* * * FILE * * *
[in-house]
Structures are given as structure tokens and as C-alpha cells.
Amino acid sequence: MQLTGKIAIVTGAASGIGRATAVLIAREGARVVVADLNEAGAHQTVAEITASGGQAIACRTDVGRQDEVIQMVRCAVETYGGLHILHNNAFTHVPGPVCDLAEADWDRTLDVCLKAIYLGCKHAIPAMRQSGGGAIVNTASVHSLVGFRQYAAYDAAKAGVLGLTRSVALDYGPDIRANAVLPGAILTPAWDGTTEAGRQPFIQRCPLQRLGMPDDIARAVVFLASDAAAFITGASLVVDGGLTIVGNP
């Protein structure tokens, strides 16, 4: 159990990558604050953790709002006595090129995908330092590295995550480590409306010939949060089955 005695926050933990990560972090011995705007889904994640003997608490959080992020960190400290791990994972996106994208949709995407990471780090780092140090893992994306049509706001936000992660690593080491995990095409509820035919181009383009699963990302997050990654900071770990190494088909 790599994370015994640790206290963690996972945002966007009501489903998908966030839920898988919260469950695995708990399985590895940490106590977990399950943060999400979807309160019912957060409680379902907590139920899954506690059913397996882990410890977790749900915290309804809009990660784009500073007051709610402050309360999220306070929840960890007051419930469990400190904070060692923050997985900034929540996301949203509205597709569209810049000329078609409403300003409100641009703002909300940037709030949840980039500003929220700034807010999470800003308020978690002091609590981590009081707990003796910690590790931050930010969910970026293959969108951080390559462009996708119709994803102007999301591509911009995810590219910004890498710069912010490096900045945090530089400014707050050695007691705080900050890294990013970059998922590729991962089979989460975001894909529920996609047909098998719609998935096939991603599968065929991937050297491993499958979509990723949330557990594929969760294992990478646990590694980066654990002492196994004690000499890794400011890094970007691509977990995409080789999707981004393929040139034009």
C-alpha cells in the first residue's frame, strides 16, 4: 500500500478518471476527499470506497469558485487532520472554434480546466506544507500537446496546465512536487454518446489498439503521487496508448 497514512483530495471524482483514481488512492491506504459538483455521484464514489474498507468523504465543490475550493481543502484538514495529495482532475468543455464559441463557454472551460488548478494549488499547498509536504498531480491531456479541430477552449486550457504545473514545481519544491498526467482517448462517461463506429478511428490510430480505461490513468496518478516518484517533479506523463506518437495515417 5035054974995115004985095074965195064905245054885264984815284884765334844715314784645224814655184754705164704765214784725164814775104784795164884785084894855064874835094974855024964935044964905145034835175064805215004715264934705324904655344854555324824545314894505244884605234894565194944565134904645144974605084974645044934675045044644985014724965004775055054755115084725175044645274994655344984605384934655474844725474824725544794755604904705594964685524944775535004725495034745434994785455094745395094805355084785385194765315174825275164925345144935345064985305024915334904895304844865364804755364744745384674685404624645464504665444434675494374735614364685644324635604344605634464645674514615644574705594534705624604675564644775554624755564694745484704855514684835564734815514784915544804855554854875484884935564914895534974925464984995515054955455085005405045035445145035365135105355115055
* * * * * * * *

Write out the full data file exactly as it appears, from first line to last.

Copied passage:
[in-house]
Structures are given as structure tokens and as C-alpha cells.
Amino acid sequence: MQLTGKIAIVTGAASGIGRATAVLIAREGARVVVADLNEAGAHQTVAEITASGGQAIACRTDVGRQDEVIQMVRCAVETYGGLHILHNNAFTHVPGPVCDLAEADWDRTLDVCLKAIYLGCKHAIPAMRQSGGGAIVNTASVHSLVGFRQYAAYDAAKAGVLGLTRSVALDYGPDIRANAVLPGAILTPAWDGTTEAGRQPFIQRCPLQRLGMPDDIARAVVFLASDAAAFITGASLVVDGGLTIVGNP
């Protein structure tokens, strides 16, 4: 159990990558604050953790709002006595090129995908330092590295995550480590409306010939949060089955 005695926050933990990560972090011995705007889904994640003997608490959080992020960190400290791990994972996106994208949709995407990471780090780092140090893992994306049509706001936000992660690593080491995990095409509820035919181009383009699963990302997050990654900071770990190494088909 790599994370015994640790206290963690996972945002966007009501489903998908966030839920898988919260469950695995708990399985590895940490106590977990399950943060999400979807309160019912957060409680379902907590139920899954506690059913397996882990410890977790749900915290309804809009990660784009500073007051709610402050309360999220306070929840960890007051419930469990400190904070060692923050997985900034929540996301949203509205597709569209810049000329078609409403300003409100641009703002909300940037709030949840980039500003929220700034807010999470800003308020978690002091609590981590009081707990003796910690590790931050930010969910970026293959969108951080390559462009996708119709994803102007999301591509911009995810590219910004890498710069912010490096900045945090530089400014707050050695007691705080900050890294990013970059998922590729991962089979989460975001894909529920996609047909098998719609998935096939991603599968065929991937050297491993499958979509990723949330557990594929969760294992990478646990590694980066654990002492196994004690000499890794400011890094970007691509977990995409080789999707981004393929040139034009």
C-alpha cells in the first residue's frame, strides 16, 4: 500500500478518471476527499470506497469558485487532520472554434480546466506544507500537446496546465512536487454518446489498439503521487496508448 497514512483530495471524482483514481488512492491506504459538483455521484464514489474498507468523504465543490475550493481543502484538514495529495482532475468543455464559441463557454472551460488548478494549488499547498509536504498531480491531456479541430477552449486550457504545473514545481519544491498526467482517448462517461463506429478511428490510430480505461490513468496518478516518484517533479506523463506518437495515417 5035054974995115004985095074965195064905245054885264984815284884765334844715314784645224814655184754705164704765214784725164814775104784795164884785084894855064874835094974855024964935044964905145034835175064805215004715264934705324904655344854555324824545314894505244884605234894565194944565134904645144974605084974645044934675045044644985014724965004775055054755115084725175044645274994655344984605384934655474844725474824725544794755604904705594964685524944775535004725495034745434994785455094745395094805355084785385194765315174825275164925345144935345064985305024915334904895304844865364804755364744745384674685404624645464504665444434675494374735614364685644324635604344605634464645674514615644574705594534705624604675564644775554624755564694745484704855514684835564734815514784915544804855554854875484884935564914895534974925464984995515054955455085005405045035445145035365135105355115055